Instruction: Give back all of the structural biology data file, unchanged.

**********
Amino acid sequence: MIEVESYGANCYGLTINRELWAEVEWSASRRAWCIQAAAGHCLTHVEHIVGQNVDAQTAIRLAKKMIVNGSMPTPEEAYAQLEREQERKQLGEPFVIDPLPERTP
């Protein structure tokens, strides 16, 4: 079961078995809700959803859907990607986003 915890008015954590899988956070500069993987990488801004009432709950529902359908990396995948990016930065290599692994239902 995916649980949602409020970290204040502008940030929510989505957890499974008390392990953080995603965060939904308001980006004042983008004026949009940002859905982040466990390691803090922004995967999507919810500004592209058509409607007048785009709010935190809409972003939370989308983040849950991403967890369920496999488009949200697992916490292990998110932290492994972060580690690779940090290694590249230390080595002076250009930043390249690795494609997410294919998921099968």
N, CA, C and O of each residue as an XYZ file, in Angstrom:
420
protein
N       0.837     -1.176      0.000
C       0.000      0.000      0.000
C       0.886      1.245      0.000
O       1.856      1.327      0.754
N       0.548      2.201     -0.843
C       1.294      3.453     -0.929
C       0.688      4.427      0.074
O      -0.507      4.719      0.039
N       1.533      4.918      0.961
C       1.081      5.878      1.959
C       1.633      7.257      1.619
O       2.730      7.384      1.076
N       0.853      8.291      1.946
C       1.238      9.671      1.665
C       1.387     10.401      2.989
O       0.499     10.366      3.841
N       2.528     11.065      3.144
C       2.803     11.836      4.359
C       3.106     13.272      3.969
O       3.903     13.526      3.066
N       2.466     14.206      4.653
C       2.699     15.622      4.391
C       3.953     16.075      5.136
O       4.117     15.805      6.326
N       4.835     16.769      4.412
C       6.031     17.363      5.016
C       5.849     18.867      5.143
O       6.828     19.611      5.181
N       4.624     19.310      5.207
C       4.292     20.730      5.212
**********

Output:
Amino acid sequence: MIEVESYGANCYGLTINRELWAEVEWSASRRAWCIQAAAGHCLTHVEHIVGQNVDAQTAIRLAKKMIVNGSMPTPEEAYAQLEREQERKQLGEPFVIDPLPERTP
């Protein structure tokens, strides 16, 4: 079961078995809700959803859907990607986003 915890008015954590899988956070500069993987990488801004009432709950529902359908990396995948990016930065290599692994239902 995916649980949602409020970290204040502008940030929510989505957890499974008390392990953080995603965060939904308001980006004042983008004026949009940002859905982040466990390691803090922004995967999507919810500004592209058509409607007048785009709010935190809409972003939370989308983040849950991403967890369920496999488009949200697992916490292990998110932290492994972060580690690779940090290694590249230390080595002076250009930043390249690795494609997410294919998921099968």
N, CA, C and O of each residue as an XYZ file, in Angstrom:
420
protein
N       0.837     -1.176      0.000
C       0.000      0.000      0.000
C       0.886      1.245      0.000
O       1.856      1.327      0.754
N       0.548      2.201     -0.843
C       1.294      3.453     -0.929
C       0.688      4.427      0.074
O      -0.507      4.719      0.039
N       1.533      4.918      0.961
C       1.081      5.878      1.959
C       1.633      7.257      1.619
O       2.730      7.384      1.076
N       0.853      8.291      1.946
C       1.238      9.671      1.665
C       1.387     10.401      2.989
O       0.499     10.366      3.841
N       2.528     11.065      3.144
C       2.803     11.836      4.359
C       3.106     13.272      3.969
O       3.903     13.526      3.066
N       2.466     14.206      4.653
C       2.699     15.622      4.391
C       3.953     16.075      5.136
O       4.117     15.805      6.326
N       4.835     16.769      4.412
C       6.031     17.363      5.016
C       5.849     18.867      5.143
O       6.828     19.611      5.181
N       4.624     19.310      5.207
C       4.292     20.730      5.212